The birth and war of Biafra
In the north of the country, the tension does not come down. It is even reinforced even more with persecutions and pogroms perpetrated on the Igbos. The community feels all the more neglected when Yakubu Gowon changes the administrative structures of the country, causing it to lose the exploitation of the precious black gold located mainly to the east of the Delta.
The military governor of the eastern region, Odumegwu Emeka Ojukwu, then refused to recognize the authority of the head of state. In January 1967, a compromise was proposed to Nigeria after a Ghanaian mediation. The Aburi agreement provides for the abandonment of the division of the country into regions and prefers a Federal Republic made up of twelve states. Yakubu Gowon also proposes a new administrative division, which deprives the Igbos of part of the oil resources. Proposals that Odumegwu Emeka Ojukwu, a leader whose words find a certain echo internationally, rejects en bloc.
“His alarmist speech which claims that there is an ongoing genocide committed by Muslims against Christians is working very well, explains researcher Marc-Antoine Pérouse de Montclos on the airwaves of France Inter. He is relayed by the Pope and by the French secret services, who are more interested in the dismantling of the English-speaking giant of Africa. On May 30, 1967, Odumegwu Emeka Ojukwu went further and declared the independence of Biafra. The federal government’s response is scathing: an economic blockade is applied to the region, where nearly 12 million people live, and the roads between Biafra and the rest of the country are cut. In July, war breaks out.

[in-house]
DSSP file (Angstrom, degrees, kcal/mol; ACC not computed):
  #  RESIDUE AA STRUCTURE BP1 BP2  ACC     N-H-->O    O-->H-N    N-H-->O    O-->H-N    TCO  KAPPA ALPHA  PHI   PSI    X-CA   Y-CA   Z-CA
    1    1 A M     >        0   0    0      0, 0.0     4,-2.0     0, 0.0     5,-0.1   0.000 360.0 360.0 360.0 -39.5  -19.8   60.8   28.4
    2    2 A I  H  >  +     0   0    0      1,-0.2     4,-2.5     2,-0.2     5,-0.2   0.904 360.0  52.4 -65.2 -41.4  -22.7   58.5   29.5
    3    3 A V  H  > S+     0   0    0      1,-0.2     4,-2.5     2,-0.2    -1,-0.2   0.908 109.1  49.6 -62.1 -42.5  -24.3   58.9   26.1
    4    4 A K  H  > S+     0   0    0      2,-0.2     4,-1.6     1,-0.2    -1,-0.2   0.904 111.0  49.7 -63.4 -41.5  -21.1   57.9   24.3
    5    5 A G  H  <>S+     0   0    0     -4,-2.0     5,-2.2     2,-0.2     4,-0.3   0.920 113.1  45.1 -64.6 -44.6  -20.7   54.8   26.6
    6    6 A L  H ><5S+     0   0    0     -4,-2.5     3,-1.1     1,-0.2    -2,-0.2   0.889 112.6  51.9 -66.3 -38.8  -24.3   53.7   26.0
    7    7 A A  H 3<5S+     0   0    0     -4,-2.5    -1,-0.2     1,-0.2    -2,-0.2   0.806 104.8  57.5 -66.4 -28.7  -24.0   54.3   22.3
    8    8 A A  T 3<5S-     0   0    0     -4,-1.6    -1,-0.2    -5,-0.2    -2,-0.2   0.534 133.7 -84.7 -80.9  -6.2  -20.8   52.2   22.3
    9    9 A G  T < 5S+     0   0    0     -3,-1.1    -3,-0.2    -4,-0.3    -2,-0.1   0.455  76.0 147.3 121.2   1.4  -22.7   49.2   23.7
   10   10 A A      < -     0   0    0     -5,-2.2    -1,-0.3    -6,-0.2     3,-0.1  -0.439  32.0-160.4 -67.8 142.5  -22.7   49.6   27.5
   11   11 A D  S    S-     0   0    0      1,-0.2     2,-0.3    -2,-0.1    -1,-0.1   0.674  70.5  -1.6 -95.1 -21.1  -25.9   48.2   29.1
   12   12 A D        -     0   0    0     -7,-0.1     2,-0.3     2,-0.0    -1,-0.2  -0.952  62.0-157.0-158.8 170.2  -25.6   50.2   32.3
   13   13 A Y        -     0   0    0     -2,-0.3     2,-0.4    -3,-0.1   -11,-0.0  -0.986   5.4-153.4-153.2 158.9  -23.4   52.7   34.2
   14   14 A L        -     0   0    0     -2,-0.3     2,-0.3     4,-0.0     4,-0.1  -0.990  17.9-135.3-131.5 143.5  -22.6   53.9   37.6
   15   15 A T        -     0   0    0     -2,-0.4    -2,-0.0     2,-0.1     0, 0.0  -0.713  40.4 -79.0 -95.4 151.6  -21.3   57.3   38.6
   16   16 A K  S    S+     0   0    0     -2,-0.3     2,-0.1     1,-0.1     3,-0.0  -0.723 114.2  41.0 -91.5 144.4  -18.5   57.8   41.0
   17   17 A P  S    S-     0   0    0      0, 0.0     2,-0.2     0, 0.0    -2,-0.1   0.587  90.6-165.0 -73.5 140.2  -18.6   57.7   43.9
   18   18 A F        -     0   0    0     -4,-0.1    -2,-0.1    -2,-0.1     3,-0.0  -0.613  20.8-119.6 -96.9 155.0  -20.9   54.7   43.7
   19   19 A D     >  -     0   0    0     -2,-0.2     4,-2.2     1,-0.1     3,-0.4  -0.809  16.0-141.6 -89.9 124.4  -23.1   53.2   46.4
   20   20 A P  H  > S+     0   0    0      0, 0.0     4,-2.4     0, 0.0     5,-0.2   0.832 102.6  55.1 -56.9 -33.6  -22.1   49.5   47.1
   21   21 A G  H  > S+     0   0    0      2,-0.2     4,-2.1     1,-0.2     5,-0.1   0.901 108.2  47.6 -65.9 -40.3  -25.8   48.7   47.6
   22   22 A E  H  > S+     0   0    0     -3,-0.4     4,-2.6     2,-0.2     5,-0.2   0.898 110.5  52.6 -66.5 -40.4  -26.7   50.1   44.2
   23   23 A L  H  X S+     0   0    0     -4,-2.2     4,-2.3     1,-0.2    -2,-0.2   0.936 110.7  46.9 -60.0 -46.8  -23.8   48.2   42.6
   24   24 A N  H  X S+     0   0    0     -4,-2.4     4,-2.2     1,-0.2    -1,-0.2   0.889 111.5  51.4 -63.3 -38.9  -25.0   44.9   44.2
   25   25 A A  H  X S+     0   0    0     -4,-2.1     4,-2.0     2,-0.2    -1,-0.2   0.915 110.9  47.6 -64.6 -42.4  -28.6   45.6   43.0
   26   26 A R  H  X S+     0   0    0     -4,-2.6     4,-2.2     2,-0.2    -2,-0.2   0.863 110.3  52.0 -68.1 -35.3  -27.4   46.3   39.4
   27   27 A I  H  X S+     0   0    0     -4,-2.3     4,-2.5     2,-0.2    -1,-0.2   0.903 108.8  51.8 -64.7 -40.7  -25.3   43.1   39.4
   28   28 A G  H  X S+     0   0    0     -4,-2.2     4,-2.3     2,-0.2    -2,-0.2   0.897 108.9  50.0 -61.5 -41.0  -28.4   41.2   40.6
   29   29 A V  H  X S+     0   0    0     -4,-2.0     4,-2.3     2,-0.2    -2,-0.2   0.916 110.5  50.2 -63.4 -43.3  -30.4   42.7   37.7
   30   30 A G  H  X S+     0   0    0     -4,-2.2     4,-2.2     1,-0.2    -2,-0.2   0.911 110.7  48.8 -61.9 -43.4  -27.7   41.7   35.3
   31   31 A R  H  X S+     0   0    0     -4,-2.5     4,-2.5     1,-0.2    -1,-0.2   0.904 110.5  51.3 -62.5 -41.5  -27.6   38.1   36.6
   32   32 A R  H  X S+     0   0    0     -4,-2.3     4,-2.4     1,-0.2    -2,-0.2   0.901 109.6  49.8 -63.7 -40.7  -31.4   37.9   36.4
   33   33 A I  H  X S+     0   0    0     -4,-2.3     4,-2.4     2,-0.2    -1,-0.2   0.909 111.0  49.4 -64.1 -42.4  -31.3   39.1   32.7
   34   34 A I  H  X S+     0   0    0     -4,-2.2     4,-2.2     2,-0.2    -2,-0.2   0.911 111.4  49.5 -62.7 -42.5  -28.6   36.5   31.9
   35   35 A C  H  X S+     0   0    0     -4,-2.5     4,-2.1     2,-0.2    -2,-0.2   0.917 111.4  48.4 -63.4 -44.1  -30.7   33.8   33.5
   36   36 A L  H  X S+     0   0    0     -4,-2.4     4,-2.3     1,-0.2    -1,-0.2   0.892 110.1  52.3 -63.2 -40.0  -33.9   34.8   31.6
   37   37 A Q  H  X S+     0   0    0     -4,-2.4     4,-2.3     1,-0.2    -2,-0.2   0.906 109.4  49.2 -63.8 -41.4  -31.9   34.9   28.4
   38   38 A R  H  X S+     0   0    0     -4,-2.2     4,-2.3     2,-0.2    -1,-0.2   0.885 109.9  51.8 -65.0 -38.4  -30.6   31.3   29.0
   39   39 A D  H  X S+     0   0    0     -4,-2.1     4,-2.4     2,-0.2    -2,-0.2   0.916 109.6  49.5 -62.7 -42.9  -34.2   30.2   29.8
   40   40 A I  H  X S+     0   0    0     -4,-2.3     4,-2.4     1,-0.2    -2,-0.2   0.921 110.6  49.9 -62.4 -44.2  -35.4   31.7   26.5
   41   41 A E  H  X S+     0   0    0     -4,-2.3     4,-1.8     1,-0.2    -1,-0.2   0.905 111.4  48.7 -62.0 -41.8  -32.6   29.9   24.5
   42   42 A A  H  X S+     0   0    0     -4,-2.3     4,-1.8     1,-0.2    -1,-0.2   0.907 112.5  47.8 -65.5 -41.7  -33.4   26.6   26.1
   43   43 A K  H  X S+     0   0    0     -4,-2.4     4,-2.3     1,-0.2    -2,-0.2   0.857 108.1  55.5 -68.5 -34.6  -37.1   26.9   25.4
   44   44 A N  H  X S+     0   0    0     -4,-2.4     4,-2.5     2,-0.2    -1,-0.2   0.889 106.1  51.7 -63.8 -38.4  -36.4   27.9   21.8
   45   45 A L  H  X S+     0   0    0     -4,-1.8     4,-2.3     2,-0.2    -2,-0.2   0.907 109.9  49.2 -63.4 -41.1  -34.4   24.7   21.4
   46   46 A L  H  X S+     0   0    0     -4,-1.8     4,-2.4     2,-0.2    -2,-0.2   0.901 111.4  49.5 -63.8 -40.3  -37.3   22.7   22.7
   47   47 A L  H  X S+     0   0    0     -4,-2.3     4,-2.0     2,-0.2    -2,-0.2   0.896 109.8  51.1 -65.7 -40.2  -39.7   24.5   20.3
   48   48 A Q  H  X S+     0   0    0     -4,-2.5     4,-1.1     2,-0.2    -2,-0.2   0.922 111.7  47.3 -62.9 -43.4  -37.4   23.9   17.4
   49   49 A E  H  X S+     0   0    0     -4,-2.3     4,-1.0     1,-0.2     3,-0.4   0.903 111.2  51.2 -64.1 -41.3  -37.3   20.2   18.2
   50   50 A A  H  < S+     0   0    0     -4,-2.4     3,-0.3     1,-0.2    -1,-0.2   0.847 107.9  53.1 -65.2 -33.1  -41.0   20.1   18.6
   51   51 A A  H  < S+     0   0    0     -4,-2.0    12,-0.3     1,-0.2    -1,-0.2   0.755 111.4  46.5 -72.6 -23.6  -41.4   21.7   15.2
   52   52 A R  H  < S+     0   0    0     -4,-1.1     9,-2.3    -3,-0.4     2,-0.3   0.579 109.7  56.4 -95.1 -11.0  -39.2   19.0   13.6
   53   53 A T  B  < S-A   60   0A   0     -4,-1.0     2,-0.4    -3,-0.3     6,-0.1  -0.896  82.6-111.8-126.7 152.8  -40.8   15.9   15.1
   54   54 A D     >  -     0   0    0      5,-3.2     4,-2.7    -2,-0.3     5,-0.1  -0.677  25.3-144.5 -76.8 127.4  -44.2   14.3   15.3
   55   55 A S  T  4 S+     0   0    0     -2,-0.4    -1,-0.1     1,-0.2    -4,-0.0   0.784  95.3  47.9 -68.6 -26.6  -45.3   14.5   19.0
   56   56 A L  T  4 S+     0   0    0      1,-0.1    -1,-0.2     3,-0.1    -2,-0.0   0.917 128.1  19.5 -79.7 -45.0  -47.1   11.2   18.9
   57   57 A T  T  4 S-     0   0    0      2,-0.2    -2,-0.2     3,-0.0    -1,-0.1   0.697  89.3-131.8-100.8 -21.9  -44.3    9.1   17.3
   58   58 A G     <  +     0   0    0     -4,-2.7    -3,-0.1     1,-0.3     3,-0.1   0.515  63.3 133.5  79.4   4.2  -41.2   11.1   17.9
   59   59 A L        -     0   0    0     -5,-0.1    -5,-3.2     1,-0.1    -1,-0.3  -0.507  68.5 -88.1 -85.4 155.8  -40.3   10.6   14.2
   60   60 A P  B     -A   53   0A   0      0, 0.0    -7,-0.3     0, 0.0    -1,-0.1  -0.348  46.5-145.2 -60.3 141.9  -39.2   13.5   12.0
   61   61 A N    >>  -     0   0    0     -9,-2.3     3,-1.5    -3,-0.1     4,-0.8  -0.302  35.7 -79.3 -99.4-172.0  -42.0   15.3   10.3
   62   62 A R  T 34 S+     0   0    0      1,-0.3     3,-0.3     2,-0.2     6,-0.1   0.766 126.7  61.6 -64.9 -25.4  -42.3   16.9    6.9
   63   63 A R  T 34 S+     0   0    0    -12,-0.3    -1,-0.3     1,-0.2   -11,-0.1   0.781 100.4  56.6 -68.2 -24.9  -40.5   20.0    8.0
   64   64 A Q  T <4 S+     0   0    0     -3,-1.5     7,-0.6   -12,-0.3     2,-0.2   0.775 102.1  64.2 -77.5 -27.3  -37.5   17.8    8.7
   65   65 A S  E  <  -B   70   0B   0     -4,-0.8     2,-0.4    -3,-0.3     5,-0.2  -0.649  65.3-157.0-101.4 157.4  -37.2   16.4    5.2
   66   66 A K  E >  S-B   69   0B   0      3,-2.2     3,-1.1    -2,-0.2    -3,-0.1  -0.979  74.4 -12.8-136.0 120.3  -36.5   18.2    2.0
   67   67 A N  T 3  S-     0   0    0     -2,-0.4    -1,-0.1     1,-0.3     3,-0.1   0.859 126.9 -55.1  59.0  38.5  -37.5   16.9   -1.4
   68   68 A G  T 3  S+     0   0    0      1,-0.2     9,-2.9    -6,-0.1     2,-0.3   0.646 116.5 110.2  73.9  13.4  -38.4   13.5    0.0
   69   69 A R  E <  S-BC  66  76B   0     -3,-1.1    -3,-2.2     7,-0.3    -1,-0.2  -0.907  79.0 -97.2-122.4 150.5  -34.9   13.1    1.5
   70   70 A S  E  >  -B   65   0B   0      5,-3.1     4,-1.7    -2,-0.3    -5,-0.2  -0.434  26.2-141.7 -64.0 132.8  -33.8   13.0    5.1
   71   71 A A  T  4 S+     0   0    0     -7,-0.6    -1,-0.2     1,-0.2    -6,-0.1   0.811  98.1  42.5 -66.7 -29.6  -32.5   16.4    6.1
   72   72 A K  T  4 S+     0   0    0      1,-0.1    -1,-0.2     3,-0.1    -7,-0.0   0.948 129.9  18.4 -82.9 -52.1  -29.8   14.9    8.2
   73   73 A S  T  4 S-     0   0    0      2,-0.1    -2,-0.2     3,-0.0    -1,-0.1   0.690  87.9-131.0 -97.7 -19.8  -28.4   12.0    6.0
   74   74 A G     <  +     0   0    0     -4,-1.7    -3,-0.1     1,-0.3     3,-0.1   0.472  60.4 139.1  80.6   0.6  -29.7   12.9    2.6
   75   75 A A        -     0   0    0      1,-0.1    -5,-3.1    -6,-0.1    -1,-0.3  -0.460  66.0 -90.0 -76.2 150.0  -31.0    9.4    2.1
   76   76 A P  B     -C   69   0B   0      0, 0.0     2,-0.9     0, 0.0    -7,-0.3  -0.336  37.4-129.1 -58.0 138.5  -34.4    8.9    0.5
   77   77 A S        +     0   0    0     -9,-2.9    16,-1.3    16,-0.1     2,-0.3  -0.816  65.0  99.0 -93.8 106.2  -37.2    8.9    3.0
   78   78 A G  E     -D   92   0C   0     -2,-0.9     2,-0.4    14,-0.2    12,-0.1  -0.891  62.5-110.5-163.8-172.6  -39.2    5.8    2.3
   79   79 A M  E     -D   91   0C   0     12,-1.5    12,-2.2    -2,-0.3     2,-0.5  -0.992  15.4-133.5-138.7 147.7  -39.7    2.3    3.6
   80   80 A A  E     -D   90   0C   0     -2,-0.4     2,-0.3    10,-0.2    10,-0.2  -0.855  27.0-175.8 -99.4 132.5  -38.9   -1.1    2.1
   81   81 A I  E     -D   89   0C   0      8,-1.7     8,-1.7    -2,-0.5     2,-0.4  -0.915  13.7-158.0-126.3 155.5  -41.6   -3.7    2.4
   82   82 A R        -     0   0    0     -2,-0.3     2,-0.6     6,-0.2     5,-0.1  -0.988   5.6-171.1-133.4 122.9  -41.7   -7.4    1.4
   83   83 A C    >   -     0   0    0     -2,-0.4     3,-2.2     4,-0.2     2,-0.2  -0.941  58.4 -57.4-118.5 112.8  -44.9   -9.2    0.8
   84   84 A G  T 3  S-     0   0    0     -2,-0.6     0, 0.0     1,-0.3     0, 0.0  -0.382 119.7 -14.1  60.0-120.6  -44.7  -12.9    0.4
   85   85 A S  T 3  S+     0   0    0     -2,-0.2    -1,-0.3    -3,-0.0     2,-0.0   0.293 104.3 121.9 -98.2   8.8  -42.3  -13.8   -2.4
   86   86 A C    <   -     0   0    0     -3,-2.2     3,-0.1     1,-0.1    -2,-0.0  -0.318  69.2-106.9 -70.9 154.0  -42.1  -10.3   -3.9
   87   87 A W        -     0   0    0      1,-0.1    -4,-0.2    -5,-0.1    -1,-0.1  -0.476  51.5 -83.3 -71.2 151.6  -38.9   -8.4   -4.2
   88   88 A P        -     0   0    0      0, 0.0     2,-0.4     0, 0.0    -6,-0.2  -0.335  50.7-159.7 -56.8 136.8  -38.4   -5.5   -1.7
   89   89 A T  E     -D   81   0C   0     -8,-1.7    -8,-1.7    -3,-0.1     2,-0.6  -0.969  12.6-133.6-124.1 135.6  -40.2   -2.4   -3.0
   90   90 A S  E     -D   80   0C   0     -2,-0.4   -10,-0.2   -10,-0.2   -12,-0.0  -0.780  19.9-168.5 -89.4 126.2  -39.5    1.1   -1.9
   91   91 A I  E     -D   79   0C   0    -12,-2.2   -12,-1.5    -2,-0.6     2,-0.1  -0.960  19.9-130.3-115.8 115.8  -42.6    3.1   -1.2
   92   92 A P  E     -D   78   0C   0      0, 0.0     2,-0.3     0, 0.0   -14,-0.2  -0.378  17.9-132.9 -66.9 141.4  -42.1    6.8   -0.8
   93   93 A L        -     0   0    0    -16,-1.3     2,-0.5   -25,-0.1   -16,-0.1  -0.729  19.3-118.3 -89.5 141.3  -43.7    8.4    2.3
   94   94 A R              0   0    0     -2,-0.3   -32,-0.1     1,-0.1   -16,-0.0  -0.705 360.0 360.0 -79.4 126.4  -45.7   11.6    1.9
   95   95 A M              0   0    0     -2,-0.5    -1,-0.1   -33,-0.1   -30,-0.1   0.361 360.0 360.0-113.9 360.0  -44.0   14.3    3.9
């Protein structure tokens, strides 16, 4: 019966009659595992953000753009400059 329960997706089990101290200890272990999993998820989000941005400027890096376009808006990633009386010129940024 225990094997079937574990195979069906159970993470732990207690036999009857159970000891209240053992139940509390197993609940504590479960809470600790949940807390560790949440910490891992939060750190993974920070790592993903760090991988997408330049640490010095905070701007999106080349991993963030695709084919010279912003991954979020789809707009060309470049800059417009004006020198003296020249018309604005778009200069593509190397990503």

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The humanitarian shock behind an internationalized war
The first images of the conflict are a shock to the rest of the world. For the first time, famine is photographed, filmed. Images of children suffering from kwashiorkor – a malnutrition syndrome where the skeletal body contrasts with a belly swollen by the lack of protein – are widely disseminated. The violence of the conflict is considerable. For Ivorian President Félix Houphouët-Boigny, there were “more deaths in Biafra in ten months than in three years in Vietnam”, he laments on May 9, 1968 on France Inter. A year and a half later the war finally ended, after a final offensive by the federal power, supported by the British. The very young Republic of Biafra is no more. Odumegwu Emeka Ojukwu went into exile in Ivory Coast and it was his Prime Minister, Philip Effiong, who signed the ceasefire on January 12, 1970. In three years, the war would have killed a million people.
After Biafra, the era of the oil boom
With the end of the war, Nigeria turns a bloody page in its history. In 1970, by becoming a member of OPEC, the country was about to enter a new era: that of the oil boom. Nigeria is the eighth largest producer in the world, which generates a trade surplus of more than 4 billion naira. The oil industry also drives up the country’s gross national product. But does it really benefit everyone?